Studying despite persecution
The Hilde Domin Programme helps people at risk to continue their academic studies in Germany: here are the most important facts.
What does the Hilde Domin Programme do?
"We want to help people who are prevented from continuing their academic career by repressive measures in their home countries," says Philipp Effertz, head of the Middle East department at the German Academic Exchange Service (DAAD) and responsible for the Hilde Domin Programme. Its scholarships cover the students' rent and living expenses so that they can continue their studies in Germany. The DAAD awards 50 scholarships a year via the Hilde Domin Programme, which is funded by the Federal Foreign Office (AA). Special funds from the AA make additional scholarships possible for Iranians.
Who can apply?
Students of any academic discipline who have been nominated by their higher education institution or a civil-society organization can apply for a scholarship. Applicants also need proof of their social commitment. Many scholarship recipients take a stand for students in their home countries, says Effertz. "Whether they end up returning home or not, the participants will be an asset to their respective societies."
Is the level of personal risk an important factor?
Yes. The DAAD pays particular attention to individual vulnerability in the selection process: "Everyone has to make a statement outlining what kind of risk they face," Effertz says. "In addition, some applicants submit other documents, such as university de-registration certificates. But that's only optional." In the interviews, he said, the commission focuses on academic aspects. "Questions about safety would be too risky."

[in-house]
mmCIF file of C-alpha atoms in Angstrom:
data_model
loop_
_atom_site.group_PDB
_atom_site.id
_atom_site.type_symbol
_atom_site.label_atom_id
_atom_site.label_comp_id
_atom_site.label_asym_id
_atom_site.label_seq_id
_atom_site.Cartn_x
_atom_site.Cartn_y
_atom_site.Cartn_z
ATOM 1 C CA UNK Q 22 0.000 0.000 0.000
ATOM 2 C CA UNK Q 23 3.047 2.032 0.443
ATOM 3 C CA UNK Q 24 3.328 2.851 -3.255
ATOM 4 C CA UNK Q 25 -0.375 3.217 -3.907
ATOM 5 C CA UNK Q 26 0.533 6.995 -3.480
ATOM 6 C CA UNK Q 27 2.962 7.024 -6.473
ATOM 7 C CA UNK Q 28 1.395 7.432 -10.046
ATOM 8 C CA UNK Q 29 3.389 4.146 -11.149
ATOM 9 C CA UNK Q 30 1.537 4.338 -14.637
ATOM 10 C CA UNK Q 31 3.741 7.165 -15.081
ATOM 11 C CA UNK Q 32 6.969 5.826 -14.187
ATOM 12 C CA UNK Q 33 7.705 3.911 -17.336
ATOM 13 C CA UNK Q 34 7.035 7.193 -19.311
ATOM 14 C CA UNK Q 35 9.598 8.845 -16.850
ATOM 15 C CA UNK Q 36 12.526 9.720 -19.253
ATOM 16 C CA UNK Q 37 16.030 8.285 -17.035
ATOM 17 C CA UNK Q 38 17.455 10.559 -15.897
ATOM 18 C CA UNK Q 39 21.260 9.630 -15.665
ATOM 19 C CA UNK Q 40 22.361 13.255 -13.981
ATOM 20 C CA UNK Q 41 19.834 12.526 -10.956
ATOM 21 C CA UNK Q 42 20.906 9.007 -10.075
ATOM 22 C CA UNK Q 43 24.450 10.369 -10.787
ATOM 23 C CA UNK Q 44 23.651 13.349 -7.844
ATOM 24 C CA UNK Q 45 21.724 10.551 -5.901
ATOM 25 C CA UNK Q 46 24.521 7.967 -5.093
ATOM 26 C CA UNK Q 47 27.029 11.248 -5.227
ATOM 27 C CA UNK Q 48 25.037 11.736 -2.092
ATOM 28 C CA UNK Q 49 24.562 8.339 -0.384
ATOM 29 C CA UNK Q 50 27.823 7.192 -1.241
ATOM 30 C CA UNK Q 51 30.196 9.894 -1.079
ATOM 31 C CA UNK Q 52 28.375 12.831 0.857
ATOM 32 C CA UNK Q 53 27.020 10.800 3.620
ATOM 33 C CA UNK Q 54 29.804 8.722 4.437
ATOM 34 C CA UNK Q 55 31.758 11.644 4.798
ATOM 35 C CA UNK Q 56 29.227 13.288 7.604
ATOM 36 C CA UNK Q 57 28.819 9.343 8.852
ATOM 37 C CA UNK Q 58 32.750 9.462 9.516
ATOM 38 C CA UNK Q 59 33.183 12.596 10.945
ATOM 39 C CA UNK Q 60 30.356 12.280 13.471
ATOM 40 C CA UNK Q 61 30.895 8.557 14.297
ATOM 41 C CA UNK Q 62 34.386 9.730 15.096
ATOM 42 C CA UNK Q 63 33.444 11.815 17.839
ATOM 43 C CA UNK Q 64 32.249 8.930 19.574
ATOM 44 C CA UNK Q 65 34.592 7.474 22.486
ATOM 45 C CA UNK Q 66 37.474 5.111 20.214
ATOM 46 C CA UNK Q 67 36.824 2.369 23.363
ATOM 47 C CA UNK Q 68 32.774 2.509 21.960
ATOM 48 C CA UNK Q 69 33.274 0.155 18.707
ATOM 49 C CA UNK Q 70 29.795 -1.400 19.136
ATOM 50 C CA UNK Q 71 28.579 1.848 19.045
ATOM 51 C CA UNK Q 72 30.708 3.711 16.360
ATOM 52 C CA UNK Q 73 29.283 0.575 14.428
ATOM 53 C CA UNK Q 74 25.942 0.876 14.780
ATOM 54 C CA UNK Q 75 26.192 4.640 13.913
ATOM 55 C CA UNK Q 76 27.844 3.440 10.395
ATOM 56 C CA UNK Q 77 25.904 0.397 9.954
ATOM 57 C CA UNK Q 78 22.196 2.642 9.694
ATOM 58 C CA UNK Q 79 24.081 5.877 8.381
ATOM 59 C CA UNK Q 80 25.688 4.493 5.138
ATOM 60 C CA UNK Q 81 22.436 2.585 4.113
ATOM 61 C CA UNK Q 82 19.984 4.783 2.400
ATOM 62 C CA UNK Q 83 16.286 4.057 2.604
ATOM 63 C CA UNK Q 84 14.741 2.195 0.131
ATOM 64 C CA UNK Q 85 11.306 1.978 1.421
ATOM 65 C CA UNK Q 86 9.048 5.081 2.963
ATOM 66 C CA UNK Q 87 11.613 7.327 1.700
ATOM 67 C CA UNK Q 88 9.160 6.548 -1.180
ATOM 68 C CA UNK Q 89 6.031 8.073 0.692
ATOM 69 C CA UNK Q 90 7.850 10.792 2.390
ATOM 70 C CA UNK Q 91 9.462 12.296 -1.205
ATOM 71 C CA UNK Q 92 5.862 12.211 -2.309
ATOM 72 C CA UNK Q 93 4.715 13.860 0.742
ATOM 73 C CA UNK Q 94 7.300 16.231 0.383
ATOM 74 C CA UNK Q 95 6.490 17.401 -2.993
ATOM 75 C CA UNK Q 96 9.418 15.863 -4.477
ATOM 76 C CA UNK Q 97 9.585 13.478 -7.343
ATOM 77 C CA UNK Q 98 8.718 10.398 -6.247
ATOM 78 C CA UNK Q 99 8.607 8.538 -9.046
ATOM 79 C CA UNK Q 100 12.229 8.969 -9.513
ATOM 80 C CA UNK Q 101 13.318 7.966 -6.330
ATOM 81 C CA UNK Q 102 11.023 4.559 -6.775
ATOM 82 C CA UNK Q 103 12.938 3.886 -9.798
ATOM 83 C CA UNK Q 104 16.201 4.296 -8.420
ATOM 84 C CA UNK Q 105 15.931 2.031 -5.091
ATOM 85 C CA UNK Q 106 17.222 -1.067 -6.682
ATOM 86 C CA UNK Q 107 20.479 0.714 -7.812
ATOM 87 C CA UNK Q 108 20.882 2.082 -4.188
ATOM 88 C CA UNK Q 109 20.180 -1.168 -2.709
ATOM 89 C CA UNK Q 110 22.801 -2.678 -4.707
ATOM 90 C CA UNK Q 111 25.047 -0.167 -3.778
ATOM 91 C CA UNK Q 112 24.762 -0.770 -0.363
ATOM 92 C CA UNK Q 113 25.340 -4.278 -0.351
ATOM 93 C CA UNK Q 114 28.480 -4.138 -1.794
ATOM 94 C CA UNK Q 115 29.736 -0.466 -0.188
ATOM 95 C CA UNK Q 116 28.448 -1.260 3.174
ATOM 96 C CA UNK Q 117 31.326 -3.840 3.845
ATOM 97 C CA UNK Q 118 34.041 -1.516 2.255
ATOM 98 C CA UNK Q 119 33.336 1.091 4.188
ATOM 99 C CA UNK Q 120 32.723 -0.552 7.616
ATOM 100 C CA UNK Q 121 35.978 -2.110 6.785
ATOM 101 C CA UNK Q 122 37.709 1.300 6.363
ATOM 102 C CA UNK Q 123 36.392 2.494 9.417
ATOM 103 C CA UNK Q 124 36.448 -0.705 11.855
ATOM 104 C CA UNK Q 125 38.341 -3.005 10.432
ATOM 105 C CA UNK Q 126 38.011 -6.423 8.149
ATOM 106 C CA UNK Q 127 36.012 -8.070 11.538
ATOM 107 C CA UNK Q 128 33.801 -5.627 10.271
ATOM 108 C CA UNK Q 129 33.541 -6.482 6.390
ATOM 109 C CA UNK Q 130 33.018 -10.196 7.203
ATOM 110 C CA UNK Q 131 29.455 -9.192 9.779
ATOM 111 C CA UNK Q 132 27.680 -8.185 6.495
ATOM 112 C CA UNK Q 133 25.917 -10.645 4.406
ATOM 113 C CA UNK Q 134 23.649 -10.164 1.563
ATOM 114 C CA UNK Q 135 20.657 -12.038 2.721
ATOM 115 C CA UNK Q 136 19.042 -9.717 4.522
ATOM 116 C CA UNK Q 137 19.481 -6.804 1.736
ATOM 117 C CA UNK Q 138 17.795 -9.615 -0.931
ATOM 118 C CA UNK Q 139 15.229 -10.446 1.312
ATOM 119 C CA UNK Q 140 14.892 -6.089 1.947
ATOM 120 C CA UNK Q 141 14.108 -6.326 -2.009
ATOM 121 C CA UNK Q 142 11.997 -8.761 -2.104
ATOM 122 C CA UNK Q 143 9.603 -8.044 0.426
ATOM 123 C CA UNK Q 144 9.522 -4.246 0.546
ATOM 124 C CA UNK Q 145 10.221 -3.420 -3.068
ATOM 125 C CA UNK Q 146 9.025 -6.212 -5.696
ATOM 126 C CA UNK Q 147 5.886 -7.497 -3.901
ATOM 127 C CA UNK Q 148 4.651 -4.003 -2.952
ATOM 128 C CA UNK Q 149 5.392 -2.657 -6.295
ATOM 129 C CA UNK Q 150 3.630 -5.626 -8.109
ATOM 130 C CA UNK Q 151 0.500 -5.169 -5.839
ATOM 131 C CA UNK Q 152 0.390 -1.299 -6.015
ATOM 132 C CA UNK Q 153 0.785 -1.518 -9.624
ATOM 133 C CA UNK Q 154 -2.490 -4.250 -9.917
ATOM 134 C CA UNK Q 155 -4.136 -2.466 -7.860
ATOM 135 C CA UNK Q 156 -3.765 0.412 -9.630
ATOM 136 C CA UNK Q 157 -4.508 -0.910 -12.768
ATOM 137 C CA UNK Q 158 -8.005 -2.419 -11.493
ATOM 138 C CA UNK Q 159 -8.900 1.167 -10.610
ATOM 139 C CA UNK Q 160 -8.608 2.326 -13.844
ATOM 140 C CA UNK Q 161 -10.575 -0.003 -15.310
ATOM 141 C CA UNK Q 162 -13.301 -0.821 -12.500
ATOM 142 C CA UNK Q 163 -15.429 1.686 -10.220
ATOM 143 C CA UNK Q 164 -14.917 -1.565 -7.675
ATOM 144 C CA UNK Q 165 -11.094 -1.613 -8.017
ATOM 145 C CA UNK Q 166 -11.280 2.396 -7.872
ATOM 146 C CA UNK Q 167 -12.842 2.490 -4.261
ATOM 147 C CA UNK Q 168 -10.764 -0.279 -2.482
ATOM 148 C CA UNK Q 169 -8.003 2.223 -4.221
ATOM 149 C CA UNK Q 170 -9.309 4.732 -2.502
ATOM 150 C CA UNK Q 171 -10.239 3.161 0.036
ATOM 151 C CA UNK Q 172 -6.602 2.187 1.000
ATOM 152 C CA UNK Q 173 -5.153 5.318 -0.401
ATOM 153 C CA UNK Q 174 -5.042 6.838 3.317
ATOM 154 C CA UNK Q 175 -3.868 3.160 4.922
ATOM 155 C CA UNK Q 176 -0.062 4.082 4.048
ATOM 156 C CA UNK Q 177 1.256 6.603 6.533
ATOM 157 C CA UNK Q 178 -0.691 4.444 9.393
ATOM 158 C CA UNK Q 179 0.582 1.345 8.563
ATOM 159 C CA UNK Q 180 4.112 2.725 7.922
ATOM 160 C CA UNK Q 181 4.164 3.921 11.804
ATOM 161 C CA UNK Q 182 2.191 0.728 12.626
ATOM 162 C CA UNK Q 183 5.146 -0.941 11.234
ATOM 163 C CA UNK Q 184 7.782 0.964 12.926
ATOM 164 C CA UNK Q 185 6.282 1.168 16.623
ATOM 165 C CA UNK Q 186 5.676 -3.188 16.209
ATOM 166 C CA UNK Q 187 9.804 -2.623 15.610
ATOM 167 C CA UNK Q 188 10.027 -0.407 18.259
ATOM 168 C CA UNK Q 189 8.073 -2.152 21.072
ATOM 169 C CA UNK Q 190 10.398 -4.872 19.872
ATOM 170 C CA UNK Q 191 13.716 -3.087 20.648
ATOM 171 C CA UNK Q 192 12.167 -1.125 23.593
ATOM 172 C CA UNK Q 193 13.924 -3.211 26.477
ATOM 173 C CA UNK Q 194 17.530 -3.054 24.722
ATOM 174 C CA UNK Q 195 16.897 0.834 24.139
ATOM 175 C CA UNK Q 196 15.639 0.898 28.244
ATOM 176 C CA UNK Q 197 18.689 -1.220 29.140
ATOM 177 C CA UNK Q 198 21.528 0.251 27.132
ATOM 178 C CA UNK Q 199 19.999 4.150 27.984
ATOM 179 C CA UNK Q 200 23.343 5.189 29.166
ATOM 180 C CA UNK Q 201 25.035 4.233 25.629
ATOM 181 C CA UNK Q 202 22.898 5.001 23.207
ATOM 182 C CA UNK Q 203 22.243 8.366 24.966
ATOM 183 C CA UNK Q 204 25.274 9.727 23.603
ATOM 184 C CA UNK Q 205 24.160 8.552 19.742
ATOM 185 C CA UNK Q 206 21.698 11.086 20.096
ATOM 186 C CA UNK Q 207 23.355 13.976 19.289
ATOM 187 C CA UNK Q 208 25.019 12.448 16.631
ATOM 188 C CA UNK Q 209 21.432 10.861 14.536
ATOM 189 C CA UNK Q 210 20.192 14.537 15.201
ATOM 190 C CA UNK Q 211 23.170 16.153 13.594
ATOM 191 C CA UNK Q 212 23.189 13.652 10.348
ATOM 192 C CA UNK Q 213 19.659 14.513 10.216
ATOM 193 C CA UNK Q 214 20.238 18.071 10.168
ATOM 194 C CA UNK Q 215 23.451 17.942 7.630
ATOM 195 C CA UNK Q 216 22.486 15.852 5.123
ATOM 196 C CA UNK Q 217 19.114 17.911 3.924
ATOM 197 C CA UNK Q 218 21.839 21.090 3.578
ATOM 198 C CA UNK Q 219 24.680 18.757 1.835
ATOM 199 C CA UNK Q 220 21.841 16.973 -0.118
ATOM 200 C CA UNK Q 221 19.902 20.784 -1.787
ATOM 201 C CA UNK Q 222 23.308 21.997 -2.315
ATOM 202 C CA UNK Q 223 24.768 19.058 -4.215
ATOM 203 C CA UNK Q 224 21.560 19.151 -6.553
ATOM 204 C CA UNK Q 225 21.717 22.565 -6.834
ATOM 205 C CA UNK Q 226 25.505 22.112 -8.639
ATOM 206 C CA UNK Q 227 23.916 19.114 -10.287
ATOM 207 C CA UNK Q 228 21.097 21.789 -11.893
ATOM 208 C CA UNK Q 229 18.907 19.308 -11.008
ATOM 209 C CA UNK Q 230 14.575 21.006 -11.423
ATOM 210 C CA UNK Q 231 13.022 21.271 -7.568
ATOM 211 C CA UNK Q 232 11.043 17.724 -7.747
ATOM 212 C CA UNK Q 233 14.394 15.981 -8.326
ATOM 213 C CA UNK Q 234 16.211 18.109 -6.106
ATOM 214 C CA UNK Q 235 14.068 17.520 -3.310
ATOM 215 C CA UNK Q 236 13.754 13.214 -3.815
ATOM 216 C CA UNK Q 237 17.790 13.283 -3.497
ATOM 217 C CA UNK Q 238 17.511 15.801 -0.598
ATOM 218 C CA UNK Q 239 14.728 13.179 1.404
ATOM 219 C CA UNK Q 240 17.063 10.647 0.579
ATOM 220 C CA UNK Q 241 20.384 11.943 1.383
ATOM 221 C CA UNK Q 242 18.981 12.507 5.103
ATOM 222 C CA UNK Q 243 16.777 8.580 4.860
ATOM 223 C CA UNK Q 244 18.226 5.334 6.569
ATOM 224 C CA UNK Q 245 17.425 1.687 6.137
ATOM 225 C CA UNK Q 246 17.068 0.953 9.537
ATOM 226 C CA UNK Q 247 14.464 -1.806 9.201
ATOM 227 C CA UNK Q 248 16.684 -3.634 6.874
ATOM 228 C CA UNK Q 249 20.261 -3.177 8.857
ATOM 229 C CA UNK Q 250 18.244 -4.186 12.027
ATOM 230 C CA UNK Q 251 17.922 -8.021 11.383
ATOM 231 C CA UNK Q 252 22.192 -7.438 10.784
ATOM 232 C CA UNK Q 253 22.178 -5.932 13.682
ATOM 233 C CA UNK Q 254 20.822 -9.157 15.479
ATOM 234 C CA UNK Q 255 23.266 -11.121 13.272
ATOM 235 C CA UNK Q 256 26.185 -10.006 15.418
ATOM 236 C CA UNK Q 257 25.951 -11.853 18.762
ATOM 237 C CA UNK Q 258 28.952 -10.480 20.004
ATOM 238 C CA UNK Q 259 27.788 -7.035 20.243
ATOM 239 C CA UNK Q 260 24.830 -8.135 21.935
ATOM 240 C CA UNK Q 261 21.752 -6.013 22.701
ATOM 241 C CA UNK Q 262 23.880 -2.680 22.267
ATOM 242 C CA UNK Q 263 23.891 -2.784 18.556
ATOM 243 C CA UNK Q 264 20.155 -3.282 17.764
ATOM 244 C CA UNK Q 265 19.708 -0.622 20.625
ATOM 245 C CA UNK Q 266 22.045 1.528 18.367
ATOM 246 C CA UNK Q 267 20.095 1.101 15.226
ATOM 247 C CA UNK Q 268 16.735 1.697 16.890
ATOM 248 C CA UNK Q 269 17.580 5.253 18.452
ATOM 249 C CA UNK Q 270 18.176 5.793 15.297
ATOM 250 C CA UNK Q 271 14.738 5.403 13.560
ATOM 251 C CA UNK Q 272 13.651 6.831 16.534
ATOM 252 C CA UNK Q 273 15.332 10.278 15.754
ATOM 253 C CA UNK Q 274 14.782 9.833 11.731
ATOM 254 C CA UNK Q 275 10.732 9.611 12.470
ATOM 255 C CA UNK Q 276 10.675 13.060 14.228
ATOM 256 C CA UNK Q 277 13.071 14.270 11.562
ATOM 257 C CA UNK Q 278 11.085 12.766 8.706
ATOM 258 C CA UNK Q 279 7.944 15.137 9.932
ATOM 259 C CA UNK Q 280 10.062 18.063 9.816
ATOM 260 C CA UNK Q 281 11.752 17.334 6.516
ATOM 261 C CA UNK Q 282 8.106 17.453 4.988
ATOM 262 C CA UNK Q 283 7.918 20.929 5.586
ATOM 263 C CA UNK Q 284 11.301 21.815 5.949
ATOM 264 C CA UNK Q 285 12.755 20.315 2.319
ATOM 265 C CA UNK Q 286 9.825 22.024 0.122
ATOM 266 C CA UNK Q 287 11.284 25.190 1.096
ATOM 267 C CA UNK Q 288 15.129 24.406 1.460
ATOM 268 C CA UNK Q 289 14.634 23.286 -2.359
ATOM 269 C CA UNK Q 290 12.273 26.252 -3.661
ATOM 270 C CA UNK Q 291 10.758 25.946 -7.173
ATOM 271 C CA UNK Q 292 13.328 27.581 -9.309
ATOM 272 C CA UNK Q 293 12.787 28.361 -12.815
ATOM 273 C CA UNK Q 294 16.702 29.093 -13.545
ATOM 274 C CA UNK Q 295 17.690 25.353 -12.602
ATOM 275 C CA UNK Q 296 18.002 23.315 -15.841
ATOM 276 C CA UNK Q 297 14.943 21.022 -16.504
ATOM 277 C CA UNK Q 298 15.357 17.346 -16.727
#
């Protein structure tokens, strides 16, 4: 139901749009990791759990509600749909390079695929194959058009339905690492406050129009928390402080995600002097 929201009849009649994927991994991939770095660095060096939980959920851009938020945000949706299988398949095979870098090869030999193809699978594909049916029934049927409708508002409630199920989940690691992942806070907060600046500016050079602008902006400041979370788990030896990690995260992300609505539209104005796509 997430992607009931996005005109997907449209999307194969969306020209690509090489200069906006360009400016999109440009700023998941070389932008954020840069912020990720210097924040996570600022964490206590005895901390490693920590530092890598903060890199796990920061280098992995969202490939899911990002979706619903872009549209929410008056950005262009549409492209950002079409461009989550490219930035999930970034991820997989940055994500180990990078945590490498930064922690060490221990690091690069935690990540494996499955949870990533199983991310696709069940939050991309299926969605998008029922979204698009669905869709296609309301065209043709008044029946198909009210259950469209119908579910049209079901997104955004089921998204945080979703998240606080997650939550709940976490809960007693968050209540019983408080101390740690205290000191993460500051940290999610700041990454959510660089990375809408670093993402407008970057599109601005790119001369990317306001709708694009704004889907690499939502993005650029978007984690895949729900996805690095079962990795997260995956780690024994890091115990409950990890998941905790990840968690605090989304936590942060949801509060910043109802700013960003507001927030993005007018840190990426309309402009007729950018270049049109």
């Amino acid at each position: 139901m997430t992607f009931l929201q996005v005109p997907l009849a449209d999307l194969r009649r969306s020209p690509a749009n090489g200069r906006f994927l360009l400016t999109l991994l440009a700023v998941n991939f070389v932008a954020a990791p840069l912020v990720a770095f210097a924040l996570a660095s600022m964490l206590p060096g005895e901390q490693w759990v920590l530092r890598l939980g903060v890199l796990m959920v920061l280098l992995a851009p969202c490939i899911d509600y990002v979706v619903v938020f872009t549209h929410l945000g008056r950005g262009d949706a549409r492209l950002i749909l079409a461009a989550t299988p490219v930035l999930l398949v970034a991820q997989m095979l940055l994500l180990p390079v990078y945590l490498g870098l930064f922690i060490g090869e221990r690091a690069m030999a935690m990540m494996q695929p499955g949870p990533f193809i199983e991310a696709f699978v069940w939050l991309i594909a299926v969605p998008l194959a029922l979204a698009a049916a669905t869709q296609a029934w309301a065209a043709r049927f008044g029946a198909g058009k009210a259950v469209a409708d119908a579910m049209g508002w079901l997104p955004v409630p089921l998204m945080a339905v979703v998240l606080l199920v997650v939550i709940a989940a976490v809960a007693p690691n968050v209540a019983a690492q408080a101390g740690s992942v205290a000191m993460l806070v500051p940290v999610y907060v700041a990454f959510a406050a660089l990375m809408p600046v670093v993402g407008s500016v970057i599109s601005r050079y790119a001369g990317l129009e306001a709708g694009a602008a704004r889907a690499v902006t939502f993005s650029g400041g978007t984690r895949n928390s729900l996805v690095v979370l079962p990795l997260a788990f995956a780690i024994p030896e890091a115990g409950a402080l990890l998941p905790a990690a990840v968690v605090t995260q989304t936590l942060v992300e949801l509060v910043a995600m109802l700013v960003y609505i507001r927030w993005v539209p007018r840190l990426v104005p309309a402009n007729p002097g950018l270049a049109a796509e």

Is any other content taught in addition to the course of study itself?
Funded master's and doctoral students participate in an accompanying interdisciplinary programme in which they get to know the German educational and social system. In addition, they gain qualifications for the German and international job market and can take part in job application courses, for example. "We want them to have prospects, whether in Germany or in their home countries."
How popular is the programme?
Very popular: there are about 5,000 applications for the 50 available places each year. And those who have been through the programme say it was a positive experience. Philipp Effertz: "We know from the feedback we get that if it wasn't for the programme, the participants wouldn't have been able to continue their education as they are doing now."
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